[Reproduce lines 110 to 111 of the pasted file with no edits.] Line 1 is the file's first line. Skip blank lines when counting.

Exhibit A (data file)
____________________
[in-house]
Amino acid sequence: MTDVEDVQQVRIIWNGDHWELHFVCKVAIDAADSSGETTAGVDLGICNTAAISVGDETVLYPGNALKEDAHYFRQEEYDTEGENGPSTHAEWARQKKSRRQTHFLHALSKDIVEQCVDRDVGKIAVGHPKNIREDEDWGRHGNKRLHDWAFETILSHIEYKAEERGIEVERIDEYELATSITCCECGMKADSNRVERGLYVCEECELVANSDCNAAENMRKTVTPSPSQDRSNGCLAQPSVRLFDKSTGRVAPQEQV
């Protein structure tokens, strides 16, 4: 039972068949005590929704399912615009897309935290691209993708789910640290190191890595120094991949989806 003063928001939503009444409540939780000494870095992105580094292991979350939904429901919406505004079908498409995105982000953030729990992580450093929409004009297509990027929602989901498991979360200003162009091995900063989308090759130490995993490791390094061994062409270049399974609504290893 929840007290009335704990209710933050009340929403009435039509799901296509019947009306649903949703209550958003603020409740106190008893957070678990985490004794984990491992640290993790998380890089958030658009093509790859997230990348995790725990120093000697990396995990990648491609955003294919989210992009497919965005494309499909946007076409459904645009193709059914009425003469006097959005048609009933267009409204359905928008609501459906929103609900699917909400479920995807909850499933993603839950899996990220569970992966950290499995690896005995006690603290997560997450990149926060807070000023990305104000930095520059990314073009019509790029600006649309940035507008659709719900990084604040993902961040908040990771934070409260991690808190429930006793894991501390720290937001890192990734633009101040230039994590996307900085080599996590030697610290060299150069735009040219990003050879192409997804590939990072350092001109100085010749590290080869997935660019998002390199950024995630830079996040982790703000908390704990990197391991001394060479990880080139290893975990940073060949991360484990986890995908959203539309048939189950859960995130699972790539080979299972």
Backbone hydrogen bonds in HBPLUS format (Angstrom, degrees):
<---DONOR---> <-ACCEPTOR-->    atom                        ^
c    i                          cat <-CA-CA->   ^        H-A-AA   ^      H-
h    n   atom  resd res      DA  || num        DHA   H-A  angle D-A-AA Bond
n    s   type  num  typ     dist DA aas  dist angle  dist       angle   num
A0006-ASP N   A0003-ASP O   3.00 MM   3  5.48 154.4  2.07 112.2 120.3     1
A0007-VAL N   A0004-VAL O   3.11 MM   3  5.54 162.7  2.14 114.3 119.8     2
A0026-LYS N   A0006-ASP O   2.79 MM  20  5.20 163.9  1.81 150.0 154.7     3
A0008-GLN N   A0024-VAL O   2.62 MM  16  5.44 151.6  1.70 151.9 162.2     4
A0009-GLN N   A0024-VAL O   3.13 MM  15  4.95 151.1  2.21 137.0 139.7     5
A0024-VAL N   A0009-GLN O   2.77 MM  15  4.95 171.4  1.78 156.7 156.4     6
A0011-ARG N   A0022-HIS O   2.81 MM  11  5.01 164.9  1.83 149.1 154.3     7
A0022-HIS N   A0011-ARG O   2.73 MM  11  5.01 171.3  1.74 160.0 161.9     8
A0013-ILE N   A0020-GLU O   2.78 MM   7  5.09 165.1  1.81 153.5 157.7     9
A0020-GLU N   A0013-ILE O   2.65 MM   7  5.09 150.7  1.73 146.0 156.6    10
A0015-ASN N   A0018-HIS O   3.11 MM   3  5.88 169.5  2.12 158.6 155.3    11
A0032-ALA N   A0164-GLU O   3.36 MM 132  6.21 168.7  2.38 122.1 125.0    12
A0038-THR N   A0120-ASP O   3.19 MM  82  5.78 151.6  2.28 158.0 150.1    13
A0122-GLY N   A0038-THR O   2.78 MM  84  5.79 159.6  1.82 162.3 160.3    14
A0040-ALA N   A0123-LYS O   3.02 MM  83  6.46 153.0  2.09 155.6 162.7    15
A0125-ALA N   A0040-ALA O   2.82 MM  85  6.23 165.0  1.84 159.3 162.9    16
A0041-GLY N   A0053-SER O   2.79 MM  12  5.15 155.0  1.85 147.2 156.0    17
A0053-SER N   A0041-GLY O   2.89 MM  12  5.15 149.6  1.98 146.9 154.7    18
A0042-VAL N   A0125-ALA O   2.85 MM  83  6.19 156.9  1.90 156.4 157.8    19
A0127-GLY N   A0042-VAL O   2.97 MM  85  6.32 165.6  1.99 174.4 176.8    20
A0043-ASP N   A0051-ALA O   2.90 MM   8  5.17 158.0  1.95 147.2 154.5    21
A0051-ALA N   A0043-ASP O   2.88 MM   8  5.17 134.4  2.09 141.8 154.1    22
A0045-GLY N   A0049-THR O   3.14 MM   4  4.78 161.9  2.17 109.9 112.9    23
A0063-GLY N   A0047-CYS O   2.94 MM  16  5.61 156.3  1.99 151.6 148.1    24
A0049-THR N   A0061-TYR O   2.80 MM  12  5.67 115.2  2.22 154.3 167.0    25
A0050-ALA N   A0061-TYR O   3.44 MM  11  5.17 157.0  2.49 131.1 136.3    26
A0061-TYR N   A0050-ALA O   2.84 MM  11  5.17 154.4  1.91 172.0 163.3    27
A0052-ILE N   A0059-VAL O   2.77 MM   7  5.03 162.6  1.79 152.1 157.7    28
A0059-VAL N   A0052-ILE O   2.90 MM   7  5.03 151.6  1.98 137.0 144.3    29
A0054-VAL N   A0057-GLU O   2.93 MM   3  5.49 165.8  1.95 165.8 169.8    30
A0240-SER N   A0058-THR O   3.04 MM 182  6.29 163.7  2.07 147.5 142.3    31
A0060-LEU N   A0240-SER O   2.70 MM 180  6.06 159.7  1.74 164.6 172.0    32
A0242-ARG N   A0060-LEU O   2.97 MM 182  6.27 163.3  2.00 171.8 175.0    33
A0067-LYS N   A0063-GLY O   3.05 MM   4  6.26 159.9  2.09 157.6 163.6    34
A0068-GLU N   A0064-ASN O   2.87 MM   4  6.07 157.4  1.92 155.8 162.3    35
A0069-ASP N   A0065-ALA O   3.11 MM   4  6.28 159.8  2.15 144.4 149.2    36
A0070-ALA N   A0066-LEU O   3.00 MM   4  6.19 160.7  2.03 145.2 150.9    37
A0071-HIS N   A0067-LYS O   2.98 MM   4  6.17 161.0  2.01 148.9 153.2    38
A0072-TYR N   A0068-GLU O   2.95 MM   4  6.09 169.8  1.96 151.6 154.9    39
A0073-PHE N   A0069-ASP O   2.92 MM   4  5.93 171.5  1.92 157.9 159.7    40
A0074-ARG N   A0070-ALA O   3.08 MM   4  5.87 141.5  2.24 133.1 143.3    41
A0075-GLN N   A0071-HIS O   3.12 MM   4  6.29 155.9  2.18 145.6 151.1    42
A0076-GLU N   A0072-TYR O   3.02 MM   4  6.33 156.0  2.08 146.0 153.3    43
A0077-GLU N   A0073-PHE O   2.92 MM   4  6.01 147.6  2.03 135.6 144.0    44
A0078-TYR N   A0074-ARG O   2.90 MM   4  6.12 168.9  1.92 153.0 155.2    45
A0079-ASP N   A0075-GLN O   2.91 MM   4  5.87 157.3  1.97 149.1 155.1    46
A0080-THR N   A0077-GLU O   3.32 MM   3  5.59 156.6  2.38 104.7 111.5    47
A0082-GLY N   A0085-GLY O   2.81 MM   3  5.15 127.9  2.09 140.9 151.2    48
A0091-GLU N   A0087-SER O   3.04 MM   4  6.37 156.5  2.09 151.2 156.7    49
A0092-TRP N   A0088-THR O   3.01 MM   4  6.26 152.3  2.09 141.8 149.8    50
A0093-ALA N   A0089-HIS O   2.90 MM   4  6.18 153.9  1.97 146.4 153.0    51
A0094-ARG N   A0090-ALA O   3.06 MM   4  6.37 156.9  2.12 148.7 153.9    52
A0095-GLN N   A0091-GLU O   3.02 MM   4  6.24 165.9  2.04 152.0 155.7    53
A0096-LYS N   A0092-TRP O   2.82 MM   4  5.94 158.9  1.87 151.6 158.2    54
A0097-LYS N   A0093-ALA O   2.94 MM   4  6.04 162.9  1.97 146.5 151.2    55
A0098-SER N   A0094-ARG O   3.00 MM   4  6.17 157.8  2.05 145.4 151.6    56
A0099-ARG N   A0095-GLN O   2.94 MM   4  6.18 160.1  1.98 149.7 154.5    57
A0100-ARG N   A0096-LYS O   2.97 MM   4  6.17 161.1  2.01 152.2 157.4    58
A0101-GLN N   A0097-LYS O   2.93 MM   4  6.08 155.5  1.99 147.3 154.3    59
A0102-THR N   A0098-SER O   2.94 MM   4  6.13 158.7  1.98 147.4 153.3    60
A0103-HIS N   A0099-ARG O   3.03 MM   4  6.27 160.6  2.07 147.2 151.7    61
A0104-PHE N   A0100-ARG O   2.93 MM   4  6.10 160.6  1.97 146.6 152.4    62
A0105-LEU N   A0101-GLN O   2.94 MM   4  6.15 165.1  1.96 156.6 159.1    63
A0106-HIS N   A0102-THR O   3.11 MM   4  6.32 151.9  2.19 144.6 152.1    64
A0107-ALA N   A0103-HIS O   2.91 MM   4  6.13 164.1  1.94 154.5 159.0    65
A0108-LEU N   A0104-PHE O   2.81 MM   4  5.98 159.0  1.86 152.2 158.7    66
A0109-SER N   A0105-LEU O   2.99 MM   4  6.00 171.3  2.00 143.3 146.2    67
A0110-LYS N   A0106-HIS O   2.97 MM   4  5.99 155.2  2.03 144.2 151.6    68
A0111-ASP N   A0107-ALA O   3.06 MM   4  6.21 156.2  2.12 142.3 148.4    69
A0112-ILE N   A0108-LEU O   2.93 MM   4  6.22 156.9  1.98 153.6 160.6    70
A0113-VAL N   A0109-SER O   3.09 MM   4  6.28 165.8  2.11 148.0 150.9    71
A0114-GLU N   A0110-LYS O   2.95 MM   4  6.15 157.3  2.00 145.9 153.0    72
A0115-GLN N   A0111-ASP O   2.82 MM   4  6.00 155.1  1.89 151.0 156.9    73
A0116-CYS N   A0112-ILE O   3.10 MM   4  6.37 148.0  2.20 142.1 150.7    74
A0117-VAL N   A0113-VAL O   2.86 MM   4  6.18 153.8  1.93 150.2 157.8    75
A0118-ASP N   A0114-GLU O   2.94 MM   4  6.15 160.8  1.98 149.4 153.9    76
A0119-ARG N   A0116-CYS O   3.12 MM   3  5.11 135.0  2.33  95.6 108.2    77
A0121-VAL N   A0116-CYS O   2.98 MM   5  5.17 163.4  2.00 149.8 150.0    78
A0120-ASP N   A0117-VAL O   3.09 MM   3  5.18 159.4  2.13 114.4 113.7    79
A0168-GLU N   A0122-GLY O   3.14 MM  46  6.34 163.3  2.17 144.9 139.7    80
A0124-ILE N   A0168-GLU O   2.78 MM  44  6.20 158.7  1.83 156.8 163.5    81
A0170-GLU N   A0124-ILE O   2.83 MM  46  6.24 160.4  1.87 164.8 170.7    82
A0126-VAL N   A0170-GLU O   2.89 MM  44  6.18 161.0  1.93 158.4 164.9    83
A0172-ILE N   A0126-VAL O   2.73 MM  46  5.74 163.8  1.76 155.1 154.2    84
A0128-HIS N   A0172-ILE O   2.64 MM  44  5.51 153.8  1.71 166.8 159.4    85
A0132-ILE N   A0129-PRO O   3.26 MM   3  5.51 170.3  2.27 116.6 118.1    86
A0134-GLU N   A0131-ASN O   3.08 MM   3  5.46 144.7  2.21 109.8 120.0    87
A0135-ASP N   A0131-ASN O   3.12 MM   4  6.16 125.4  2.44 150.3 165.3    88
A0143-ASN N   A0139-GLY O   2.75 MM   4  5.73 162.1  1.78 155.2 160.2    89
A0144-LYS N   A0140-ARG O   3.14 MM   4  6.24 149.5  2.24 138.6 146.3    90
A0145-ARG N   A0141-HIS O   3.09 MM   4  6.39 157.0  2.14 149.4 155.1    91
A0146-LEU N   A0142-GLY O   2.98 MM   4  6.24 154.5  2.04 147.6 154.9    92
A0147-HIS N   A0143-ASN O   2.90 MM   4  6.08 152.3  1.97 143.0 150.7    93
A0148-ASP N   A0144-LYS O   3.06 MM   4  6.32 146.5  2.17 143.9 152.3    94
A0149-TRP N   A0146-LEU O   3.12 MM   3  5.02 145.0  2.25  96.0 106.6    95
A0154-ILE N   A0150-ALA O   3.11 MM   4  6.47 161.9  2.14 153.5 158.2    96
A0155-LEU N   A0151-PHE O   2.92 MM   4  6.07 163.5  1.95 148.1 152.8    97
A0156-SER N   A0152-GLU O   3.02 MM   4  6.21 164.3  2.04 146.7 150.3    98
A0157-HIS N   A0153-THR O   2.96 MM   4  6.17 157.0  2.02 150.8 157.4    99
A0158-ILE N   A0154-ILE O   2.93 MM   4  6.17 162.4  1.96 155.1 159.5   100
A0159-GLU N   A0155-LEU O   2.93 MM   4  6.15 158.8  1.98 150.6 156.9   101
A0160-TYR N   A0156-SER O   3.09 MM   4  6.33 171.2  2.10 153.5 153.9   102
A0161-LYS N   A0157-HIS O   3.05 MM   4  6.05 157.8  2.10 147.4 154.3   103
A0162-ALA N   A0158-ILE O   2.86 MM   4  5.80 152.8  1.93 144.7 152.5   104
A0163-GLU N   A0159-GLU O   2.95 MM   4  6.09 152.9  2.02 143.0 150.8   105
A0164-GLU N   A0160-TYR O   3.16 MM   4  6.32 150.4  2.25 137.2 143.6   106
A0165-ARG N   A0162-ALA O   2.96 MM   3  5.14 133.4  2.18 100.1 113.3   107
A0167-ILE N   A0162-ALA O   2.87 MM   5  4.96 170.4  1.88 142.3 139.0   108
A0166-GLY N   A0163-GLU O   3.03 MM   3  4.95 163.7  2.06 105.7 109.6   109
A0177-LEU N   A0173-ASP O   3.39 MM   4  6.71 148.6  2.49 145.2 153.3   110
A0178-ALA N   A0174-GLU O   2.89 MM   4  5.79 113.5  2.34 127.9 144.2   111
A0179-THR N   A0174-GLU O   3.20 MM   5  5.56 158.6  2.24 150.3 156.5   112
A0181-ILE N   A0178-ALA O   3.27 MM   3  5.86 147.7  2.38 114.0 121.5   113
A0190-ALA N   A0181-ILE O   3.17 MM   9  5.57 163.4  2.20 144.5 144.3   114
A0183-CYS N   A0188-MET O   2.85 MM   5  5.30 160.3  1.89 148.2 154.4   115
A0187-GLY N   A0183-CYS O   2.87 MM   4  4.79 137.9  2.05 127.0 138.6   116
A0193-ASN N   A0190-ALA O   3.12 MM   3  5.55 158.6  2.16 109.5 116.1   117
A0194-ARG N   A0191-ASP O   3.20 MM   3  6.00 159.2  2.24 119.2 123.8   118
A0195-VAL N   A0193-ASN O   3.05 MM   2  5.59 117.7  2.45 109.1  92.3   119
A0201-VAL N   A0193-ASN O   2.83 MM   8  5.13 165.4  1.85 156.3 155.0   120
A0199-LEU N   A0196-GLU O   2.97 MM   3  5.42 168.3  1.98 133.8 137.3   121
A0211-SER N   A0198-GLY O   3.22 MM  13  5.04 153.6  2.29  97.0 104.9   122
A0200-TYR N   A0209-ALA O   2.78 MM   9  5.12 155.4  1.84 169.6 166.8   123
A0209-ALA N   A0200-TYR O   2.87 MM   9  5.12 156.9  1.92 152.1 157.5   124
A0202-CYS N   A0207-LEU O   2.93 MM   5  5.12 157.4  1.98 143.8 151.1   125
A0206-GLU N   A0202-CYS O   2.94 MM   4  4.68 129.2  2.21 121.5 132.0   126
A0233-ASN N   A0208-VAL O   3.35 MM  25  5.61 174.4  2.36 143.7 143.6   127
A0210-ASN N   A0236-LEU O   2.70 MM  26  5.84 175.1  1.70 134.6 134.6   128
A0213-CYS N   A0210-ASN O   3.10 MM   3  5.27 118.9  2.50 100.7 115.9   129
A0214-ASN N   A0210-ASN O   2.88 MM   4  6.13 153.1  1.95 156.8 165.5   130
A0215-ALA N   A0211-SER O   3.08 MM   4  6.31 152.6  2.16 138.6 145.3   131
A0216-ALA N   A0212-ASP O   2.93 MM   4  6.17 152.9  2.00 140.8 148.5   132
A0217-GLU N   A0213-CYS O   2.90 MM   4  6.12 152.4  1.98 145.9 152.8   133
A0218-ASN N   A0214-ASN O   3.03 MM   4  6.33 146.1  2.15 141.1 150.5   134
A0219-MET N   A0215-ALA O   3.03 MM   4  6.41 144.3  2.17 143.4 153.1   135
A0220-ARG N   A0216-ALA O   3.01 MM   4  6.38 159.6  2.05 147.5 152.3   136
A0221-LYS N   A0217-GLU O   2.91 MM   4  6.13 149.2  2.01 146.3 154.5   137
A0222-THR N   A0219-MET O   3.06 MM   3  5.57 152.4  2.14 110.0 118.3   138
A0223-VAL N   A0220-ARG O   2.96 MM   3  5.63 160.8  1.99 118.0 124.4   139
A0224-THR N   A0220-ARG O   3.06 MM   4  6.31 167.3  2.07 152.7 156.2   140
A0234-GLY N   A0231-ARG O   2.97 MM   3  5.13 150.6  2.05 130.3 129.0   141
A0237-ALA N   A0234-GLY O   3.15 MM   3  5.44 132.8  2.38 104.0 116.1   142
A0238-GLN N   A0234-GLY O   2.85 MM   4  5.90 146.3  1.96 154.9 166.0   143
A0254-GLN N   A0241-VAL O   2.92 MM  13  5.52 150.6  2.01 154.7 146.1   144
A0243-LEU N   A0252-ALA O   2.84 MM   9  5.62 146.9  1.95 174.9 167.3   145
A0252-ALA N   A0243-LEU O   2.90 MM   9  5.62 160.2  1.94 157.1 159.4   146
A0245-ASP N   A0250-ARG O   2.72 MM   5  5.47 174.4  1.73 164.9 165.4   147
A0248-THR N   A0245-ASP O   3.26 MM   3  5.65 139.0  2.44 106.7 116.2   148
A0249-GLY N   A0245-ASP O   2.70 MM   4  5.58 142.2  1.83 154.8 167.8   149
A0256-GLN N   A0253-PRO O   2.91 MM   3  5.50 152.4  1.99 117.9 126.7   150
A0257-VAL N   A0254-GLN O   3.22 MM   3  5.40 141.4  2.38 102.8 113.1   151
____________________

A0160-TYR N   A0156-SER O   3.09 MM   4  6.33 171.2  2.10 153.5 153.9   102
A0161-LYS N   A0157-HIS O   3.05 MM   4  6.05 157.8  2.10 147.4 154.3   103